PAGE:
Strolling Soiree

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 By Jo Mathis

Legal News
 
The Lawyer’s Oath is a tough but worthy goal, Supreme Court Justice Bridget McCormack told attorneys last week at a strolling reception sponsored by the Washtenaw County Bar Association and Women Lawyers Association of Michigan, Washtenaw Region.
“We should remind each other and remind ourselves of the kind of lawyers we aspire to be, what kind of lawyers we have promised to be, and what being an honorable professional in fact requires,” said McCormack, an Ann Arbor resident.
McCormack spoke about what the Lawyer’s Oath means today before leading the crowd of about 100 in a renewal of the oath.
She said the Lawyer’s Oath serves two different but equally important purposes:  a public commitment to the principles, and a “deeply personal recommitment to ourselves to abide by the terms of the oath.”
And that’s sometimes hard, McCormack said, noting that anything that is effortlessly satisfied is not asking enough. 
Most other professions don’t require such an oath, she pointed out.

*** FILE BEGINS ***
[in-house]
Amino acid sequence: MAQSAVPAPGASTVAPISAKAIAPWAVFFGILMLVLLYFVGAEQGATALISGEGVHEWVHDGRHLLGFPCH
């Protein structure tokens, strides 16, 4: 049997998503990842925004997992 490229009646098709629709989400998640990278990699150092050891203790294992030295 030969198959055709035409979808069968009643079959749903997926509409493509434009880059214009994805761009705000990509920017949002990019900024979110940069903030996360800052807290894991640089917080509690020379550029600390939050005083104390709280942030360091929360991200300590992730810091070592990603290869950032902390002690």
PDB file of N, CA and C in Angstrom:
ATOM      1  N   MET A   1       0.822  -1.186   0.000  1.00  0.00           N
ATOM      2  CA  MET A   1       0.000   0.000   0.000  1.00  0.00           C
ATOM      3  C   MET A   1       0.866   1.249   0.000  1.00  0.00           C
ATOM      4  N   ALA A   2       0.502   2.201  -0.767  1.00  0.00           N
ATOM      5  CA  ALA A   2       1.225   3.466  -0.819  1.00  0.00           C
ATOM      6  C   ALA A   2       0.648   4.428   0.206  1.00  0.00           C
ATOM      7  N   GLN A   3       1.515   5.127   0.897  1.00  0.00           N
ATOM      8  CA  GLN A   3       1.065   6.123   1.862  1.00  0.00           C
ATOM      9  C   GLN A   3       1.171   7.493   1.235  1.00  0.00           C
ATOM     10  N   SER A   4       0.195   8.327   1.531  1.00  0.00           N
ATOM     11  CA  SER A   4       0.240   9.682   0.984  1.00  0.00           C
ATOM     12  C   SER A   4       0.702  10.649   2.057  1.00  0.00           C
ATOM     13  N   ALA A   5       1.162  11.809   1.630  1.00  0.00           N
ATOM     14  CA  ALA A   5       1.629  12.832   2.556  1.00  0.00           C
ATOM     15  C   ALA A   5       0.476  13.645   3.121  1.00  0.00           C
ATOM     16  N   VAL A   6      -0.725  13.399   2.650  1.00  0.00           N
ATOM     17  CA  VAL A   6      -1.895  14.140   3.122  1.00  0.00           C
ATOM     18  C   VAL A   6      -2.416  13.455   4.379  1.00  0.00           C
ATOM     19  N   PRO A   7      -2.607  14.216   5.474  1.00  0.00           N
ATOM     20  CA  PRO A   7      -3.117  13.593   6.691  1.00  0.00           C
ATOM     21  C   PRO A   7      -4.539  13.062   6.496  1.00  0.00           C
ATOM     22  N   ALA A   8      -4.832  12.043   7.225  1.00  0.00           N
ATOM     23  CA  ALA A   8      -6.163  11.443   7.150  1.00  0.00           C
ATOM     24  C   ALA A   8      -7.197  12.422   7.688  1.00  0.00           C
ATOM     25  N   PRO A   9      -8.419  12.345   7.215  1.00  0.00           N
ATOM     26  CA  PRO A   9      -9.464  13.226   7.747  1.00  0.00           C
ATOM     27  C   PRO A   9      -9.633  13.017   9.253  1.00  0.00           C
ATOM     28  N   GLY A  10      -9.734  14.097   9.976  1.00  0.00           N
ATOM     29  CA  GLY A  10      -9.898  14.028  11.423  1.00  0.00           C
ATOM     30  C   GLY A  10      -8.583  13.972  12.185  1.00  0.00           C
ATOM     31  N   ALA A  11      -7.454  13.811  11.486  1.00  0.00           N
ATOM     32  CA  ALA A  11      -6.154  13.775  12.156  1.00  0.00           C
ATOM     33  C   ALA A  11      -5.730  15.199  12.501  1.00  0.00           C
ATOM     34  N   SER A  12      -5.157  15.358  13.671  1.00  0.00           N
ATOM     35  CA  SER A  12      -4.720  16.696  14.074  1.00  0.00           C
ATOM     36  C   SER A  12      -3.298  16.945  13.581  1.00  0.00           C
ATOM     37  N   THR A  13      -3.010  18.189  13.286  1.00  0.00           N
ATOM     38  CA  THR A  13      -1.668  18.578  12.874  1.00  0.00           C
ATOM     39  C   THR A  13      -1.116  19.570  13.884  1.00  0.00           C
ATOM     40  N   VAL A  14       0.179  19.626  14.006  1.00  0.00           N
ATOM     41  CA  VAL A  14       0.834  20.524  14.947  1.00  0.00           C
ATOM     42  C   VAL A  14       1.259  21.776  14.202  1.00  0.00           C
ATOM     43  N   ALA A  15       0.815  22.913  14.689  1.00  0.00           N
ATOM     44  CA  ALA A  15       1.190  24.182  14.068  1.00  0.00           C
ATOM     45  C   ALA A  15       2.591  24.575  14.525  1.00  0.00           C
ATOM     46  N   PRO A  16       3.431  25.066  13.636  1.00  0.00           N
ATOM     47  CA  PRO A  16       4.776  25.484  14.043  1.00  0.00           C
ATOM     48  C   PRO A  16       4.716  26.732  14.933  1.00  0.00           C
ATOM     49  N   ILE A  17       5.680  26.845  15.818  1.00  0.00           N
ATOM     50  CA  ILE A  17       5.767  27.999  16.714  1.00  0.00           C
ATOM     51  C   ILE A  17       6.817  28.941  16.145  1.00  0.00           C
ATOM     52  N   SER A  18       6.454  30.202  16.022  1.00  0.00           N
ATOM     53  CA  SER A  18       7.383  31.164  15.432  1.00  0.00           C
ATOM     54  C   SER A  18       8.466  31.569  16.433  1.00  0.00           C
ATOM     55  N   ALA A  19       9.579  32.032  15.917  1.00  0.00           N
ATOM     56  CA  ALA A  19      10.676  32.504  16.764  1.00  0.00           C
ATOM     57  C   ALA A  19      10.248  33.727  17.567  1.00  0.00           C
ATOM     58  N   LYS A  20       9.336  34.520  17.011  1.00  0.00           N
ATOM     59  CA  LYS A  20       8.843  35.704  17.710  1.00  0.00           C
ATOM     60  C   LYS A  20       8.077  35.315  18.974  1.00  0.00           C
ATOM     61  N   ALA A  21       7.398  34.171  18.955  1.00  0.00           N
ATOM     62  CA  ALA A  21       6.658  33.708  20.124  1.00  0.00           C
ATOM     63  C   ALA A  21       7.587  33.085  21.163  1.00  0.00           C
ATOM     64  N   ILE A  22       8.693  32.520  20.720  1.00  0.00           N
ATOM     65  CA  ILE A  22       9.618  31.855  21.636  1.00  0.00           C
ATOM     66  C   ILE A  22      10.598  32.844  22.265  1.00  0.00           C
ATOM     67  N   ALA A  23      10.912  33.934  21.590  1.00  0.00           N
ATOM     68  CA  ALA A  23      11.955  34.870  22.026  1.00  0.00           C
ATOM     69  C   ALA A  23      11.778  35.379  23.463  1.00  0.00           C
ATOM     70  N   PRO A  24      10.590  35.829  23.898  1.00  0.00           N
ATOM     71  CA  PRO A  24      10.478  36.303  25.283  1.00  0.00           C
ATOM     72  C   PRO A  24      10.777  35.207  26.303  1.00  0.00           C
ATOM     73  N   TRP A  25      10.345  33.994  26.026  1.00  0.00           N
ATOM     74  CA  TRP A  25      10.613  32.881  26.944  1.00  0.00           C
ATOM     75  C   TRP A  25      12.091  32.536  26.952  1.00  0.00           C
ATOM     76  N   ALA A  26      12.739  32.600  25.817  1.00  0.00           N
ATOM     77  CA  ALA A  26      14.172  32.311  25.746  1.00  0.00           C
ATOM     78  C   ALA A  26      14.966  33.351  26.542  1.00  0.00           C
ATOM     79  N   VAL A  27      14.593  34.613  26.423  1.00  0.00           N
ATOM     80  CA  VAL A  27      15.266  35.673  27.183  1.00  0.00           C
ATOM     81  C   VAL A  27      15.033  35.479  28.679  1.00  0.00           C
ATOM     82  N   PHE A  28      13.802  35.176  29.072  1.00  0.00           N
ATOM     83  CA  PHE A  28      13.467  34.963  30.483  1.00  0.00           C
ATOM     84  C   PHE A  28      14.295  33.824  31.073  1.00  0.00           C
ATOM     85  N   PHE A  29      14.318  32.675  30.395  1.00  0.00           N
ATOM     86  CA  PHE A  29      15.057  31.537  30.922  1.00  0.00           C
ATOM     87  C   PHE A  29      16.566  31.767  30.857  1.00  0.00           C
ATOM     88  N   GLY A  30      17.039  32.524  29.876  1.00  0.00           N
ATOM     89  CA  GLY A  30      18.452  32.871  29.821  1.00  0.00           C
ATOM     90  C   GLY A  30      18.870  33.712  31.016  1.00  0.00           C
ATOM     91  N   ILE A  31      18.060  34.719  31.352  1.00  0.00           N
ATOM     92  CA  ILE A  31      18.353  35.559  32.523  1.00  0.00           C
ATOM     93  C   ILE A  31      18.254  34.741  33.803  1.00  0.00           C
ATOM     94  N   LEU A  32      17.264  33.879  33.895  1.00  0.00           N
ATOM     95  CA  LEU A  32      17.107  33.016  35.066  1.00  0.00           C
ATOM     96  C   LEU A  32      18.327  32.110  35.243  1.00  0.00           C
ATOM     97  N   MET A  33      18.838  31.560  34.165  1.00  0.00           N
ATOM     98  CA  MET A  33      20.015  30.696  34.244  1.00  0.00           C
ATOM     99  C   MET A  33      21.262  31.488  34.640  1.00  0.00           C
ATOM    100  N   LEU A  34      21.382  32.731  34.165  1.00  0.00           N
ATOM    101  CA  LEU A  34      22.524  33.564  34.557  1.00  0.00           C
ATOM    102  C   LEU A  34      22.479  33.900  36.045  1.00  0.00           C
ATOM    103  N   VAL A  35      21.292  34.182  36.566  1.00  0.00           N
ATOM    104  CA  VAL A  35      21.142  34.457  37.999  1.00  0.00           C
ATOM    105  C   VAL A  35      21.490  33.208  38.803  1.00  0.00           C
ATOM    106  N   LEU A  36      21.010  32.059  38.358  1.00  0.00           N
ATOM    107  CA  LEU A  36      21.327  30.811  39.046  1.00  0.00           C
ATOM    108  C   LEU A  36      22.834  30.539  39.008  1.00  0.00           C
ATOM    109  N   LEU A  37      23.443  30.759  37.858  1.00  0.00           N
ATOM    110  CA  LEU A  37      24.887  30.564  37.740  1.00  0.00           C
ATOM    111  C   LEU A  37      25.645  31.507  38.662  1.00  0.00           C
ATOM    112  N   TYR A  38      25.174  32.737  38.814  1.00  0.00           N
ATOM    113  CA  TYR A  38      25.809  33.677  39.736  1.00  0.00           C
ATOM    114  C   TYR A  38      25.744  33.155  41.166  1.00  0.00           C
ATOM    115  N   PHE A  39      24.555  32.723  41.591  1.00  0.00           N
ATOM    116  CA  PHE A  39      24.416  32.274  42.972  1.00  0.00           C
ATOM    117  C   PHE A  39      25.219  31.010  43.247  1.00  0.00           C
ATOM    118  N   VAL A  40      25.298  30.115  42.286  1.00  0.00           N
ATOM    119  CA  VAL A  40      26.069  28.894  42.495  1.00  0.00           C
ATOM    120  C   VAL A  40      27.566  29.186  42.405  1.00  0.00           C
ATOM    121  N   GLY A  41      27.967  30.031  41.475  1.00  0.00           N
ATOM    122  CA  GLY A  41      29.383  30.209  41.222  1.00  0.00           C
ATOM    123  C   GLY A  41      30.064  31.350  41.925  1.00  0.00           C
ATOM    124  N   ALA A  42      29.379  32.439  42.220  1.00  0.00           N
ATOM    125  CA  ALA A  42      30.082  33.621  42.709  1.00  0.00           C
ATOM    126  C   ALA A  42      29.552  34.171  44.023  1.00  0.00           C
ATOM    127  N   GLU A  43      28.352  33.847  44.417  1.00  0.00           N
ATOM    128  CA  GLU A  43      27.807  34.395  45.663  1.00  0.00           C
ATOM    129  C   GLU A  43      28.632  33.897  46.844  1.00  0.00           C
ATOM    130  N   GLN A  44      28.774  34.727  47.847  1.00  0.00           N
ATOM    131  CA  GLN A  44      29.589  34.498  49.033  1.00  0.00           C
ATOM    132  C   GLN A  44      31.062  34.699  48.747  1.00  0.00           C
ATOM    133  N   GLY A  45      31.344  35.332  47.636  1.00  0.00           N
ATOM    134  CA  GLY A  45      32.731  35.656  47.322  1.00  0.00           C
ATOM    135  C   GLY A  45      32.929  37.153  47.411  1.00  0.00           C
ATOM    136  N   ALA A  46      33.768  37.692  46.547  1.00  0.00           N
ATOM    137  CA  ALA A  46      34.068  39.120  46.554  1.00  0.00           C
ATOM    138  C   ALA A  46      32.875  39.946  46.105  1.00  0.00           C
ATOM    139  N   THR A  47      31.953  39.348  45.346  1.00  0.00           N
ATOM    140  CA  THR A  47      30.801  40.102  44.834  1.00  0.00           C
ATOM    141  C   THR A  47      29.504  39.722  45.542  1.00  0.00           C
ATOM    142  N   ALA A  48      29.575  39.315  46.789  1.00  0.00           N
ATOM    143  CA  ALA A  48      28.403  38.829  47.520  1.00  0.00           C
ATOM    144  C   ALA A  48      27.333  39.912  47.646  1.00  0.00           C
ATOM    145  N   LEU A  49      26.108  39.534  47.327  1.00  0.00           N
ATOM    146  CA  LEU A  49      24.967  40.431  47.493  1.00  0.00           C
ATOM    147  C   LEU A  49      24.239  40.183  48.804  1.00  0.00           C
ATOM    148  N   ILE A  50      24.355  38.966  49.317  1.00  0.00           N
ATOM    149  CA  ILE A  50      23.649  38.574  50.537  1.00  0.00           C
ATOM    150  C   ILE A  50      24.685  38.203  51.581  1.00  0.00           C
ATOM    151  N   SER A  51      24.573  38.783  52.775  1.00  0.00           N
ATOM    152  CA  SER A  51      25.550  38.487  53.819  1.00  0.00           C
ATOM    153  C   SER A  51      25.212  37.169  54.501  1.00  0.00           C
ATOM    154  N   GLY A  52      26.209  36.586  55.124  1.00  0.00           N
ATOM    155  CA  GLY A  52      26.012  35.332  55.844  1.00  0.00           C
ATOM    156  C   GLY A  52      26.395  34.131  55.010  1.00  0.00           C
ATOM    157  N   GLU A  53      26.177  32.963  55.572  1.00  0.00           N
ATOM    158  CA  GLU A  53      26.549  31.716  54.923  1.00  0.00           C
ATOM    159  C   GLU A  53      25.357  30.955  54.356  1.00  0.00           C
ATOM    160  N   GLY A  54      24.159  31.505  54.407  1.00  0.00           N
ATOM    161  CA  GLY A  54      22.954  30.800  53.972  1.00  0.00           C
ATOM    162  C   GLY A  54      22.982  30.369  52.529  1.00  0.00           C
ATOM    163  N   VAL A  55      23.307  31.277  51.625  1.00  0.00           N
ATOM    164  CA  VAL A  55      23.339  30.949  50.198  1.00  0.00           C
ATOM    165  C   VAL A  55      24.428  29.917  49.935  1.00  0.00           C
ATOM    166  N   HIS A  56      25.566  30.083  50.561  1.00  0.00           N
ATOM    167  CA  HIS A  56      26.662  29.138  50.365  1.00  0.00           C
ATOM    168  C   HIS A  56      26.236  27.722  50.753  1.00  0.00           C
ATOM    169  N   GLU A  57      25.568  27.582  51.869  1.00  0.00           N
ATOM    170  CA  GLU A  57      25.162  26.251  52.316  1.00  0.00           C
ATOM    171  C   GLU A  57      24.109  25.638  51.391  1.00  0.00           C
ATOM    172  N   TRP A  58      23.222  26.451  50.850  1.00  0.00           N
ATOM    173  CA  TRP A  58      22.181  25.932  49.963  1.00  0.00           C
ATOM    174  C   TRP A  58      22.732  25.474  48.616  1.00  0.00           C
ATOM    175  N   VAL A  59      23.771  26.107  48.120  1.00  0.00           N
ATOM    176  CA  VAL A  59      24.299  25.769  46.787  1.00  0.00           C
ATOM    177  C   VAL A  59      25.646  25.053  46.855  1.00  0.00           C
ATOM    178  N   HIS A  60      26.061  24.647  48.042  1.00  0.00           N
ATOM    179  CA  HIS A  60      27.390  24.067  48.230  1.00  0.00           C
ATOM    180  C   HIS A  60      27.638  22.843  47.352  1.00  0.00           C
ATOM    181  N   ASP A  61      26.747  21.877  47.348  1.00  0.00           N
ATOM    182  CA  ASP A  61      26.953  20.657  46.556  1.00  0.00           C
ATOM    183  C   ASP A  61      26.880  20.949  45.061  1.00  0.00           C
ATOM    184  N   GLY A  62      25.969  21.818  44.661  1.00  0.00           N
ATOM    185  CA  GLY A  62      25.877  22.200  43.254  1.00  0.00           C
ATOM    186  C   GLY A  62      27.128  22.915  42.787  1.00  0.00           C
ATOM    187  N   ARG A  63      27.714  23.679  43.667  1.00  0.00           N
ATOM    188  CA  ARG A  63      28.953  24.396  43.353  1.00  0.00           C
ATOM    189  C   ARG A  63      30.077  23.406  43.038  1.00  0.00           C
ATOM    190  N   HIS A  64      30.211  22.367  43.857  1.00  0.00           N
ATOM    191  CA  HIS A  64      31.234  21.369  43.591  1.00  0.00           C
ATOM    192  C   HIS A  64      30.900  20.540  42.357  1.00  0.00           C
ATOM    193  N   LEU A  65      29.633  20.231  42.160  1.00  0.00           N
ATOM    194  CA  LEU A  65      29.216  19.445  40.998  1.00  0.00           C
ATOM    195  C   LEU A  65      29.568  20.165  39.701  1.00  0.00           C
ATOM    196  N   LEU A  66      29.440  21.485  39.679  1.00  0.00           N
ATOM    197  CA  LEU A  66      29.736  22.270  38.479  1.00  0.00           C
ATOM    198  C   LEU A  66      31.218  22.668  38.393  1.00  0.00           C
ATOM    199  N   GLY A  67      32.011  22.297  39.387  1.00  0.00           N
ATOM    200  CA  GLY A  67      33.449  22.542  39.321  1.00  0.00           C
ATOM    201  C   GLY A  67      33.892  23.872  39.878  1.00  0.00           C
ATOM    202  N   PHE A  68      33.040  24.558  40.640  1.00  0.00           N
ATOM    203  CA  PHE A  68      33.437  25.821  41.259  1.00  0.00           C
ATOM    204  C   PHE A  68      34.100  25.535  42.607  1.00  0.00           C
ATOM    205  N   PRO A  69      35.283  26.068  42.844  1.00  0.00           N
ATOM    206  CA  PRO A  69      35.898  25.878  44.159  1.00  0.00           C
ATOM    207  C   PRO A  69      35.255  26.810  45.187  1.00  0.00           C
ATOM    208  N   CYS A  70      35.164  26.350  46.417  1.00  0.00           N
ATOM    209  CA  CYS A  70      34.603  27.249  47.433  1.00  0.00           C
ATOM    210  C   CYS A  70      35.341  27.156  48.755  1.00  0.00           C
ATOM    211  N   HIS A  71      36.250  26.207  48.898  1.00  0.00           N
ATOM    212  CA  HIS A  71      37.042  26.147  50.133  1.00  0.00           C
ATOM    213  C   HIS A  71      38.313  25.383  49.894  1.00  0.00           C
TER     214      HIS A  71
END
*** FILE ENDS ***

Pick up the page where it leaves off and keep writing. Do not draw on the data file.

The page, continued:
“Your banker did not swear an oath to keep your financial secrets, nor did your accountant,” she said.
While the oath is at times hard to live up, McCormack said, it’s better than having no oath at all because it keeps standards high.
“So I applaud the Washtenaw County Bar Association and the Women Lawyers of Washtenaw for their most excellent idea of recommitting to our Oath of Office,” she said. 
“And I challenge you to challenge yourselves to return from time to time to the terms of our oath so that we as individual lawyers and as a profession live up to the ideals that distinguish us.”
For more photos of the event see inside.

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